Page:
Mandy Betts can’t recall the number of times her son Harrison went to hospital for his asthma-like symptoms between the ages of two and four years old.
Harrison would be admitted to the hospital for breathing difficulties, then be released with a standard plan.
While it gave him some relief for a few days, the cycle would then start all over again.
“It has been quite a journey,” Mandy says.
“The standard discharge plan that was provided just wasn’t cutting it for him and he would just get sick again so quickly.
“It took me, as his parent to go looking around for other options.”
Asthma is a lifelong condition that affects more than 460,000 Australians. From a cough to wheezing, breathlessness and chest tightness, asthma presents differently for everyone.
This can make it difficult to recognise, especially for young children who aren’t yet able to fully verbalise or tell you how they are feeling.
Some symptoms can also overlap with other conditions, including allergies or in response to viruses.
How to diagnose asthma in children
Asthma Australia’s Health Projects and Partnerships Manager Brett Taylor says symptoms of asthma can vary between children and they can change rapidly as well.
“It really does vary between individuals and it varies from day to day,” he says.
“Some children will have a persistent cough; others may have no cough. Some will have a wheeze. Some kids will not have any of those symptoms, they are just quiet, and they are really struggling to breathe.”
He says often young children are treated for asthma-like symptoms without a formal diagnosis by a doctor, based on a symptom diary looking a frequency and severity of symptoms and a family history of asthma or allergies.
Spirometry testing is generally not done until children are older than five years, when they can effectively do the breath tests.
If you are concerned about your child and their breathing, always seek the assistance of a doctor.
If your child is having any breathing difficulty or you are unsure what to do, call an ambulance by dialling triple zero (000). Never ignore breathing symptoms.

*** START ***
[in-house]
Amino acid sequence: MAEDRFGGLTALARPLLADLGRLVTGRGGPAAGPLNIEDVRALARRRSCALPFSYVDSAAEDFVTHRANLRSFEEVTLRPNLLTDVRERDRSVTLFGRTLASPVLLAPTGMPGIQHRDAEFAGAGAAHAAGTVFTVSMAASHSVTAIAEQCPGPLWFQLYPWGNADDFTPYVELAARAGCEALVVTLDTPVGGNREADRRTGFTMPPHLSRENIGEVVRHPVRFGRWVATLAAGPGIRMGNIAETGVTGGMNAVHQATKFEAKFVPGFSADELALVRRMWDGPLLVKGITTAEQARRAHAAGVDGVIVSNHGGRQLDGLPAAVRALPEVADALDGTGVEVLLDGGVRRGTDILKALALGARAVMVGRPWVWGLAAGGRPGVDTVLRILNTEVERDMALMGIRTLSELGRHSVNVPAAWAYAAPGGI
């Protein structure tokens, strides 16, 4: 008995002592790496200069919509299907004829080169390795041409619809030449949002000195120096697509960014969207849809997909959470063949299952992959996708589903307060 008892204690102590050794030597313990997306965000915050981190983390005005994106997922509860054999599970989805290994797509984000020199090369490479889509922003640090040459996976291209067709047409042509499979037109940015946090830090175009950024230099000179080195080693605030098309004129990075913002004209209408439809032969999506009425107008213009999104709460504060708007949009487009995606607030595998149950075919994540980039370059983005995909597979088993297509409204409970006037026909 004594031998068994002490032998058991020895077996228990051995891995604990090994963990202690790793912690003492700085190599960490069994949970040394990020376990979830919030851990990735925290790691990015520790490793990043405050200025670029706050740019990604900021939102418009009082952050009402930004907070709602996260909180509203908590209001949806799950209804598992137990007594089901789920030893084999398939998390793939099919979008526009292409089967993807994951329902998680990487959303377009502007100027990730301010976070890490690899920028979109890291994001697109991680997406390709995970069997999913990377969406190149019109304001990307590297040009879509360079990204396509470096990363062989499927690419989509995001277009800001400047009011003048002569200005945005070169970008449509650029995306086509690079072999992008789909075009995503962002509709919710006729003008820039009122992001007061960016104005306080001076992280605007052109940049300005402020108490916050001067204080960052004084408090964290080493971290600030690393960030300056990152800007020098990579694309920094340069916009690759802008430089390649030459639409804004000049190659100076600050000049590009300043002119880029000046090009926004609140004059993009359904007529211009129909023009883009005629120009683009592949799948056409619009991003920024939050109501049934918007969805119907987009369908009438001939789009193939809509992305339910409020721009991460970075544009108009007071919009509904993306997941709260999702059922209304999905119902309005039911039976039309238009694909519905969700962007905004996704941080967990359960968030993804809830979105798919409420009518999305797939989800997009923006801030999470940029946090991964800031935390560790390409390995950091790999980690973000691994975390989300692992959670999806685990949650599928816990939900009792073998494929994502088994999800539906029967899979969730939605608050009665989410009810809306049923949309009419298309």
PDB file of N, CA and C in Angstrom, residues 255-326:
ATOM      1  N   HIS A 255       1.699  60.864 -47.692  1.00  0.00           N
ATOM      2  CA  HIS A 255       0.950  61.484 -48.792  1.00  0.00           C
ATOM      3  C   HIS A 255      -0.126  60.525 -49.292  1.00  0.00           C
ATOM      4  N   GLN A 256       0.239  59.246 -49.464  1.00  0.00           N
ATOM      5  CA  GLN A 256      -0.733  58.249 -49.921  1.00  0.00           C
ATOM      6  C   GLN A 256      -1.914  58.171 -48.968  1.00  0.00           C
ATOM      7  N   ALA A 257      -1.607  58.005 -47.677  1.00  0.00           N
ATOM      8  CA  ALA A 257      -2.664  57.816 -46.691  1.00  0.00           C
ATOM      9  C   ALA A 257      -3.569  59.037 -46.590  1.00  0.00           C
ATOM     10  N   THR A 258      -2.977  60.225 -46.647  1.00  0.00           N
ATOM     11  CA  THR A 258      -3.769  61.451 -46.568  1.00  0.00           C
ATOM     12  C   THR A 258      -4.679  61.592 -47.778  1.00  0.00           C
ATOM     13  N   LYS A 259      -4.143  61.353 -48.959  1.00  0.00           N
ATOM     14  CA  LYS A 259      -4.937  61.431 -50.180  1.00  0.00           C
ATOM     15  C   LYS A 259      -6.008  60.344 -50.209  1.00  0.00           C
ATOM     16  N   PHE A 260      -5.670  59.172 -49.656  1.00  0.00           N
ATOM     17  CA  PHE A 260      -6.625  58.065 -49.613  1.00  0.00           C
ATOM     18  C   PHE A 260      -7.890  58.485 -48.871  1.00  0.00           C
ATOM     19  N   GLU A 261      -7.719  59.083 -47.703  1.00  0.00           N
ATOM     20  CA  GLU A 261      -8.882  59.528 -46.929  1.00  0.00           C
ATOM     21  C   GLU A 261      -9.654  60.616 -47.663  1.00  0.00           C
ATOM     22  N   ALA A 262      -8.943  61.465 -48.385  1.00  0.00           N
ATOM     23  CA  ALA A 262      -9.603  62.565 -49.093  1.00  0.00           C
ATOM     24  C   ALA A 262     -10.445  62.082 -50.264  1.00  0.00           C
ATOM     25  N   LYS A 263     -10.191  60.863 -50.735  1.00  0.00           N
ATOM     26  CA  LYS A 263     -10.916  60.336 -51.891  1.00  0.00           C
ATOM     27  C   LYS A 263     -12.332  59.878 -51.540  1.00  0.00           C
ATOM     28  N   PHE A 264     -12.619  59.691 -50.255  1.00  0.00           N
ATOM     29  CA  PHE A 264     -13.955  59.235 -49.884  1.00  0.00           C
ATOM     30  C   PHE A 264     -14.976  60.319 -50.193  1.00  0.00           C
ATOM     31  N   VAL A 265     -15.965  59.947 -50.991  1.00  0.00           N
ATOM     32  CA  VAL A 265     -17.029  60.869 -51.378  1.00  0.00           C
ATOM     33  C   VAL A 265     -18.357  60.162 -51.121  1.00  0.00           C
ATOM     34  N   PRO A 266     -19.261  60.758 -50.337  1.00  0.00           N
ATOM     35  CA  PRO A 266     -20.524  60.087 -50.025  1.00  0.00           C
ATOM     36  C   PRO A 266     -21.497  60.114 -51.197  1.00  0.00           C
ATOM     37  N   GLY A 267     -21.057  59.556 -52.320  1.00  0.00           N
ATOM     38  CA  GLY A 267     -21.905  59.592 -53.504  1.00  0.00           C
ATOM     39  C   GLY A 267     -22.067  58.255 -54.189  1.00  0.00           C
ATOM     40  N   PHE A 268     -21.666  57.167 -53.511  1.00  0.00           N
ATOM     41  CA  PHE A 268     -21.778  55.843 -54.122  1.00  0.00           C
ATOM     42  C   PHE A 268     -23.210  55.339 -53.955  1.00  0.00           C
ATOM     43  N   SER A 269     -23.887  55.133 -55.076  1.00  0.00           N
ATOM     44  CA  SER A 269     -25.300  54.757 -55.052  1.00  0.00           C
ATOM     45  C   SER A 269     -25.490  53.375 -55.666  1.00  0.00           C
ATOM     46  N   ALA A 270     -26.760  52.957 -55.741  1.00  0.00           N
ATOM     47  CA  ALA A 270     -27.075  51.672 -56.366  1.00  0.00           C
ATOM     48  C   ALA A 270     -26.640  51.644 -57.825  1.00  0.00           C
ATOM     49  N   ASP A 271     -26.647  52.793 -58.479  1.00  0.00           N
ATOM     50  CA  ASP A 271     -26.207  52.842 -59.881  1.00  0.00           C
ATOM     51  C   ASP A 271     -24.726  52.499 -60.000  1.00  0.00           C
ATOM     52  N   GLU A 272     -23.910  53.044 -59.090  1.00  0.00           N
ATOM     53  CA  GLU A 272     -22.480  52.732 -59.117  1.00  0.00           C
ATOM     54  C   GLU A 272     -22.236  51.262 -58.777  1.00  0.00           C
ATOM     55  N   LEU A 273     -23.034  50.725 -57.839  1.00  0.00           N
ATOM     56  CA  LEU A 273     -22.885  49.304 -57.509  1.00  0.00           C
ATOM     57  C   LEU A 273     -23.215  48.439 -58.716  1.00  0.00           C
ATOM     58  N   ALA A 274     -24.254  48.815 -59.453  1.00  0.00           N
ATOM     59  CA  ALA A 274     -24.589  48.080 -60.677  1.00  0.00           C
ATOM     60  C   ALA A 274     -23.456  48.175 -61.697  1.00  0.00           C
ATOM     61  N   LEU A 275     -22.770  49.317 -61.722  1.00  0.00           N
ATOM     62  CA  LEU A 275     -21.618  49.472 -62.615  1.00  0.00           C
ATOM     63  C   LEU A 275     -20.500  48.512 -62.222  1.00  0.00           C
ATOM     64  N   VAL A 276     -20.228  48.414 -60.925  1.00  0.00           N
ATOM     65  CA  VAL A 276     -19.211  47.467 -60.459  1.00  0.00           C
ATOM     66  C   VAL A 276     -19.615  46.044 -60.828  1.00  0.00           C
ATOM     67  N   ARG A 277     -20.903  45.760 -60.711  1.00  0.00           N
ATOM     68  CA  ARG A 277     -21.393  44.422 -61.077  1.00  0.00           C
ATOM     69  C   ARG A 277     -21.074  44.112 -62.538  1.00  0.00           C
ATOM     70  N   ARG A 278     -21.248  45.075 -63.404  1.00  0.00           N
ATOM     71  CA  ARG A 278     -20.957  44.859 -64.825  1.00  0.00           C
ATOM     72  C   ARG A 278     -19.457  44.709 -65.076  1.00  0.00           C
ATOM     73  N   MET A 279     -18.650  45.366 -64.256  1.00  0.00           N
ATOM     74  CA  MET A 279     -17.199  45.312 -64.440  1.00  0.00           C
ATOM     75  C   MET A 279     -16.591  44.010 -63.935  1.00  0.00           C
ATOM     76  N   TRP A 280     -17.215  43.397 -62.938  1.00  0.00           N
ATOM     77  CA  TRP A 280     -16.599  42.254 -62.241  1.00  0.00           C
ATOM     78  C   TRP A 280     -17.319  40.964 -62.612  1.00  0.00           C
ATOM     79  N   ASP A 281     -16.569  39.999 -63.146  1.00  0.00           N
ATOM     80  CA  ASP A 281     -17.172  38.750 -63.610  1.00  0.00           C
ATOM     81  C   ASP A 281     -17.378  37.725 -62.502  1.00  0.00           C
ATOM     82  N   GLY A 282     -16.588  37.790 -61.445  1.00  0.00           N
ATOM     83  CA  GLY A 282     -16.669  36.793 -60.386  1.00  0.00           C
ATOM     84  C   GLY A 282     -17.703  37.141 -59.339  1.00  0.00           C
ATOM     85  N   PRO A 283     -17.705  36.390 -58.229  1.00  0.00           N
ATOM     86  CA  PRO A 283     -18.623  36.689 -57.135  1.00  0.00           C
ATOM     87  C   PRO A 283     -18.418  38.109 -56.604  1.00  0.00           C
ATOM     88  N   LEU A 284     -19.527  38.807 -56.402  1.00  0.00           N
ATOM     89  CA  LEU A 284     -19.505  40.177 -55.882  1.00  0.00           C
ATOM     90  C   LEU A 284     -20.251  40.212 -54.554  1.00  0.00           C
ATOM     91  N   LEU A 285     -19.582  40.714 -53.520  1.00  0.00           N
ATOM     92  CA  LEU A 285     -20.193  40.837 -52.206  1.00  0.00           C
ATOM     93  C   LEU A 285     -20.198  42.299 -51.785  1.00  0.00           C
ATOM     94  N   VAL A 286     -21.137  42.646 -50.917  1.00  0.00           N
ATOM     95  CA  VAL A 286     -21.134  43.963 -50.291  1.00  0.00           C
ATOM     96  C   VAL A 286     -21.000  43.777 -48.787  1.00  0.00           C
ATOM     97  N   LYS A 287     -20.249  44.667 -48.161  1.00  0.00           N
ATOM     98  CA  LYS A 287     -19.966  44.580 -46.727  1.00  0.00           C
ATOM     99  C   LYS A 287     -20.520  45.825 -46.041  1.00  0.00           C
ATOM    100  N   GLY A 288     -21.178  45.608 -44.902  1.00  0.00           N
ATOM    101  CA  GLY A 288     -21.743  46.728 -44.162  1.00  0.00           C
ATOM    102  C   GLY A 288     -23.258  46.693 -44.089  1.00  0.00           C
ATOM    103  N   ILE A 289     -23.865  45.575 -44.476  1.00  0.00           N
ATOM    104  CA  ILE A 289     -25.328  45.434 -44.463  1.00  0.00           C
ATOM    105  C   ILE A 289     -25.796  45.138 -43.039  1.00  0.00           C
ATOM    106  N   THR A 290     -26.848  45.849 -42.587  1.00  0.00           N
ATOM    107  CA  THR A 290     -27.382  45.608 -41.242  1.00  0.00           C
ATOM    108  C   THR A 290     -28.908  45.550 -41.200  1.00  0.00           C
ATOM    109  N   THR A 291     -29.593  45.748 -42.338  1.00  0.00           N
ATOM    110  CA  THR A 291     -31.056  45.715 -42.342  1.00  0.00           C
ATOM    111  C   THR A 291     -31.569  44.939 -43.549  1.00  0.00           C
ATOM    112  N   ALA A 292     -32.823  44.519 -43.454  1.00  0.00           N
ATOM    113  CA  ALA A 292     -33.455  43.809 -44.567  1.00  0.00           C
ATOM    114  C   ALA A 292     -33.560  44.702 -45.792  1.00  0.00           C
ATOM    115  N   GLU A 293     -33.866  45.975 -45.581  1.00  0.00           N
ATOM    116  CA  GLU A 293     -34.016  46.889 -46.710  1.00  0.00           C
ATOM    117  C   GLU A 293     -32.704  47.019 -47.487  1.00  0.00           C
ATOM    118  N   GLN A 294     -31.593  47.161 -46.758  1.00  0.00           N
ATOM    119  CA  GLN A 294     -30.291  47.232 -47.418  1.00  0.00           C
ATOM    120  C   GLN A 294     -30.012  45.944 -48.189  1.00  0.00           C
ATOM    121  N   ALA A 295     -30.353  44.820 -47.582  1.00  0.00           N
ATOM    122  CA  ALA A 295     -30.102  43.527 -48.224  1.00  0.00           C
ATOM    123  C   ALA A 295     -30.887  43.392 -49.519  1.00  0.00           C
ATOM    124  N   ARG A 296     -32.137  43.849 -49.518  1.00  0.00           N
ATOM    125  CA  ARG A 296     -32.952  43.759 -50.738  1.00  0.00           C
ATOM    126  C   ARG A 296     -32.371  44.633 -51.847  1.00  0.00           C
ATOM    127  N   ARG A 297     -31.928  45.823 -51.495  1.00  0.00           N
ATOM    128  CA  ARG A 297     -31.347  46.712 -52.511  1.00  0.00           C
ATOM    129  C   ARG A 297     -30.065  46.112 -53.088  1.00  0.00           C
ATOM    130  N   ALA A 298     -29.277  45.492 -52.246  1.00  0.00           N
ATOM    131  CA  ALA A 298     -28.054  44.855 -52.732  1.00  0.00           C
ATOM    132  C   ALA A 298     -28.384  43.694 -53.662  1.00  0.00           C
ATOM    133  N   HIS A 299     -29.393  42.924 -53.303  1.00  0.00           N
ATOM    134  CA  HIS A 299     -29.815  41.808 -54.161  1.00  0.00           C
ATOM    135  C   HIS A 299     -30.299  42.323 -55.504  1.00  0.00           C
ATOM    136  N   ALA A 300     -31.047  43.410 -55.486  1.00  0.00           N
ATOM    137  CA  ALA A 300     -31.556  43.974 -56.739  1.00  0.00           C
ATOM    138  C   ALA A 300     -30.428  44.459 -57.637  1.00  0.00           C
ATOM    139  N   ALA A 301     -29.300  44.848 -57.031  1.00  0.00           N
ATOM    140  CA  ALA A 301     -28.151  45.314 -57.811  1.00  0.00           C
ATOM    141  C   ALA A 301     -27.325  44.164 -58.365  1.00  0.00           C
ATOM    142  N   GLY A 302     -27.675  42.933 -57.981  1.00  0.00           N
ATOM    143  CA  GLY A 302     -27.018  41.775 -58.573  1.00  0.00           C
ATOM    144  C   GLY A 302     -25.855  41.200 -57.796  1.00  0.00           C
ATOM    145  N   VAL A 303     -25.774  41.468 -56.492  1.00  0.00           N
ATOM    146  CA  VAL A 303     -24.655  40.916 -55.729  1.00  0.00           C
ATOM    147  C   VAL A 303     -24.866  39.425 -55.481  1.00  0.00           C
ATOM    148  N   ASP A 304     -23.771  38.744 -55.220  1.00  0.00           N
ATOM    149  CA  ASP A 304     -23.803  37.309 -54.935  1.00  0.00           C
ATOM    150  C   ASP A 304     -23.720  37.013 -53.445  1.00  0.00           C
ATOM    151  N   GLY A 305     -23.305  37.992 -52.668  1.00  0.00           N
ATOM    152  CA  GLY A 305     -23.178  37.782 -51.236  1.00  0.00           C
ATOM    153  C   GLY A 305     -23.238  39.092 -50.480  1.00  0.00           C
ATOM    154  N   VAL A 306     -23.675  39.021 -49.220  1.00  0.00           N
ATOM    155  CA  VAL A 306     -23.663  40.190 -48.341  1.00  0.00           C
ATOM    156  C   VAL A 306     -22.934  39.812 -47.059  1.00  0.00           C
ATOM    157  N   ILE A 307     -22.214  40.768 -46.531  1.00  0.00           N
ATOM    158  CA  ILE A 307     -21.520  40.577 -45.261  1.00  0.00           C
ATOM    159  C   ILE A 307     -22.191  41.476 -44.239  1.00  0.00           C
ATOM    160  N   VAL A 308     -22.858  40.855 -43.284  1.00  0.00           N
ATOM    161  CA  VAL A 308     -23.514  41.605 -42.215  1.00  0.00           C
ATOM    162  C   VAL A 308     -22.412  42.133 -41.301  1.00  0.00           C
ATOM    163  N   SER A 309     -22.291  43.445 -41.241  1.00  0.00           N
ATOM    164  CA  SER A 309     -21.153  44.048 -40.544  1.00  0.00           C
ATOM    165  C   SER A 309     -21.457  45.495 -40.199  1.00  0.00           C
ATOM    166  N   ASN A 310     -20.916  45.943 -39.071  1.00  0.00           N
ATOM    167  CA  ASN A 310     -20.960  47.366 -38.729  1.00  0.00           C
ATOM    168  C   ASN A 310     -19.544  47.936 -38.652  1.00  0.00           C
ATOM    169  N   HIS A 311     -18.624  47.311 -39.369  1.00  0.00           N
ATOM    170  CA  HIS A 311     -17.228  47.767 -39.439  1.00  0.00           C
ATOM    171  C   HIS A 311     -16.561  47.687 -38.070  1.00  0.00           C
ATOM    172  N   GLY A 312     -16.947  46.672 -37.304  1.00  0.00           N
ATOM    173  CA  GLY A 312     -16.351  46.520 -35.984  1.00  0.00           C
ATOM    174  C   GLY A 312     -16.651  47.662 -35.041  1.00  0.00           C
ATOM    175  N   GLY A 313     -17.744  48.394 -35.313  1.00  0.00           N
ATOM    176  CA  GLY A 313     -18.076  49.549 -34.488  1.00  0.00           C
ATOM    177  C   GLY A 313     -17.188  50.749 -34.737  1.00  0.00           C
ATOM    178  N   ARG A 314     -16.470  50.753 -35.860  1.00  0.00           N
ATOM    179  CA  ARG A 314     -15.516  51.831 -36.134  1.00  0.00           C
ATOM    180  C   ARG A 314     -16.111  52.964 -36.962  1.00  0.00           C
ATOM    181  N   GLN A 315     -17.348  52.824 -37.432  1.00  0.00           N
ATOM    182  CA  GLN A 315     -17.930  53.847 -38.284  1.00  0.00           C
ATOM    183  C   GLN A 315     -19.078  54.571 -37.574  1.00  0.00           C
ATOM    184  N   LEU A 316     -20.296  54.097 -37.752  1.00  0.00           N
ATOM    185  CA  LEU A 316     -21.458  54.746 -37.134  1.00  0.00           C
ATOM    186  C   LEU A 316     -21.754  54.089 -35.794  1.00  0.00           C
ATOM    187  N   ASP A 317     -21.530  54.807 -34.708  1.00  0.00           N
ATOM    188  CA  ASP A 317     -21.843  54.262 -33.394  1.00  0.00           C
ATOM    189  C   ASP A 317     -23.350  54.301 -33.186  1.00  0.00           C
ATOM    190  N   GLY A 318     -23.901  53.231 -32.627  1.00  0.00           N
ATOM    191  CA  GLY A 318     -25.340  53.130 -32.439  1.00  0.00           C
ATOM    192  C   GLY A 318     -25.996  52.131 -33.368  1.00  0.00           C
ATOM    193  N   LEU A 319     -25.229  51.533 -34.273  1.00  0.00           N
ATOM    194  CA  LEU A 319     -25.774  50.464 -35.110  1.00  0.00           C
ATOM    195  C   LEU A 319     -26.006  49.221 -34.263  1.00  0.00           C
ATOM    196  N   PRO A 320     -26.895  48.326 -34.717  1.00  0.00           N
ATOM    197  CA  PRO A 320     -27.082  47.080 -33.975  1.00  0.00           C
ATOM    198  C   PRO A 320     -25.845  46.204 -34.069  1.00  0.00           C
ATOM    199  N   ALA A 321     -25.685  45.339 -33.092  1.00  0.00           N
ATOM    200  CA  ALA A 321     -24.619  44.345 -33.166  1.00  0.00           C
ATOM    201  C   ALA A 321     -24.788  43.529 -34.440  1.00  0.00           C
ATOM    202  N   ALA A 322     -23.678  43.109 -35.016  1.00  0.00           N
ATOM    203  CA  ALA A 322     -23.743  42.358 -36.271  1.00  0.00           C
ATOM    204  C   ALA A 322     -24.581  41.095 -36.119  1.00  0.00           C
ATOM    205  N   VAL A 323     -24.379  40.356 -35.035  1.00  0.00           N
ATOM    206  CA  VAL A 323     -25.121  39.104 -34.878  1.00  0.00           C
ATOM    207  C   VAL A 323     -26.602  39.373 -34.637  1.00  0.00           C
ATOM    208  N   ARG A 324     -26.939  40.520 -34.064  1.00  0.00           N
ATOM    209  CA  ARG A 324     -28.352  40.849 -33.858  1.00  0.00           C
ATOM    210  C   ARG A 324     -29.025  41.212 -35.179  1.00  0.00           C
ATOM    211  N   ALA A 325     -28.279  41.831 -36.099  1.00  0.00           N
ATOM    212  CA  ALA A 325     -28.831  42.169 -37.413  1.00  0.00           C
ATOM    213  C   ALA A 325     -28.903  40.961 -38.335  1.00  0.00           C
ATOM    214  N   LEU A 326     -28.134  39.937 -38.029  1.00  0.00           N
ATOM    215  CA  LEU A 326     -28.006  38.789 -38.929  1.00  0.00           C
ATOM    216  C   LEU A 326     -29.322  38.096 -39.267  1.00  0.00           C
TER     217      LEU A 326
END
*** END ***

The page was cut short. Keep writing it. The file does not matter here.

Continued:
How to manage asthma in children
For the Betts family, their asthma journey started when Harrison was hospitalised with a lung infection at nine months old.
After that he had a runny nose and a dry cough, was always tired and didn’t sleep well. From just under two years old, he started taking a preventer medication.
“It took some time to piece it all together with the specialists,” Mandy says.
“It has evolved over time. And as he is getting older, he has learned to articulate his symptoms.
“When he was younger it was what I could observe and what I had noticed,” she says.
“As he is getting older, he is able to help put it all together, too.”
For Harrison, asthma starts with a cough and he can’t catch his breath. Now with the support of a respiratory specialist he has check-ups and updates to his written Asthma Action Plan at least three times a year to make sure his medications and dosages are correct.
Ms Betts also says having that continuity of care through the hospital system – with the written Asthma Action Plan, a letter from his specialist and a bag ready to go – has given her confidence to manage asthma better.
How can young people manage their asthma?
As children grow into young people, they will learn more about how their asthma affects them and what triggers their asthma.
It can be helpful to track symptoms and triggers and become more aware of how their asthma presents.
There is always someone you can talk to as well, either family or friends, or an Asthma Educator on 1800 ASTHMA (1800 278 462), the Asthma Educators can spend time discussing your child’s asthma and asthma management and help dispel myths and misconceptions regarding asthma in children.
It’s also important to remember that effective asthma management can help maintain your confidence and your sense of control over your asthma and your life, not only for adults but for children also.
Asthma Australia’s Back to School campaign
We want to halve avoidable hospital presentations for asthma by 2030.
Part of this goal means providing education and resources to parents, carers, health professional, educators, and schools to manage asthma prevention for children.
It is important to keep up your child’s asthma prevention throughout the break, and once they are back to school.
Visit our website for more information and resources about asthma in children.
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